Dr. Warren Dixon

Newton C. Ebaugh Professor and Department Chair
Mechanical & Aerospace Engineering, UF

Dr. Warren Dixon and his students are focused on the development of theoretical methods motivated by systems that exhibit uncertain nonlinear behaviors. His approach to compensate for uncertainties in the dynamics is the development of adaptive and learning control methods. Recent projects have focused on the development of control systems for robotic agents where sensor information is intermittent.

Dr. Dixon’s Naval Surface Warfare Center project Collaborative Autonomous Maritime Vehicles for MCM Missions focuses on collaborative unmanned surface vehicles (USV) and autonomous underwater vehicles (AUV) for mine countermeasure (MCM) missions and aims to optimize time, energy, and sensing resources to develop a percentage clearance estimate. This proposal investigates computationally efficient optimal control solutions for a network of MCM AUVs despite constrained sensing/communication. The specific project objectives include:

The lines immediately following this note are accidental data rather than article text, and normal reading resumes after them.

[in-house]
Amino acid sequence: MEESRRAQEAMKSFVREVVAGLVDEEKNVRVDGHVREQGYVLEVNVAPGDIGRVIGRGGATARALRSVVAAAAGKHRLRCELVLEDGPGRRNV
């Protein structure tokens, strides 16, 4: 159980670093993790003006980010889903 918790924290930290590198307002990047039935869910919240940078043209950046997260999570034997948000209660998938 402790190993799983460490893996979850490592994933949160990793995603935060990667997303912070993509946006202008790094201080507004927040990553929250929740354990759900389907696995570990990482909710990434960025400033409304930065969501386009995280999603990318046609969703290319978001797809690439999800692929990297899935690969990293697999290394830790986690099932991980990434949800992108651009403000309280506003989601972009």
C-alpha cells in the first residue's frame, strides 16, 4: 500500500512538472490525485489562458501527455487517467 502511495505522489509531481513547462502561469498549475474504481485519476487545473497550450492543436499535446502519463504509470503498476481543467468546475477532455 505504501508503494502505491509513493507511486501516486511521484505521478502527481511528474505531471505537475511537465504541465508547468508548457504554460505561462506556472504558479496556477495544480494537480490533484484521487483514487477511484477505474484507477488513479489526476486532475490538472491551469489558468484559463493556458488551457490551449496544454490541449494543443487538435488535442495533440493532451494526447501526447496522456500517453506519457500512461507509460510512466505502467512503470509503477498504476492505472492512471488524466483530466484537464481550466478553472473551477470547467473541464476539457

• Development of artificial learning methods where the computational burden is divided among cooperating assets and the optimal control problem is divided into spatial regions
  • Development of switched systems methods that generate timing conditions and stability guarantees for the networking of the AUVs and USVs can lead to undesirable responses, including loss of an asset, wasted time/energy to re-identify
  • Development of differential games that determine the intermittent interaction between the AUVs and USVs

Dr. Dixon’s Office of Naval Research project Approximate Optimal Online Continuous-Time Path-Planning Methods is focused on developing path-planning methods to operate in the complex littoral environment that optimally react to uncertain conditions. The specific project objectives include:

  • Advance the state of the art in model-based reinforcement learning (MBRL) to develop real-time optimal path-planning
  • Improve efficiency and accuracy of MBRL path-planning by concurrently determining optimality near the vehicle’s current state and destination
  • Evaluate these novel approaches to path-planning in relevant naval mission scenarios and compare the results to existing methods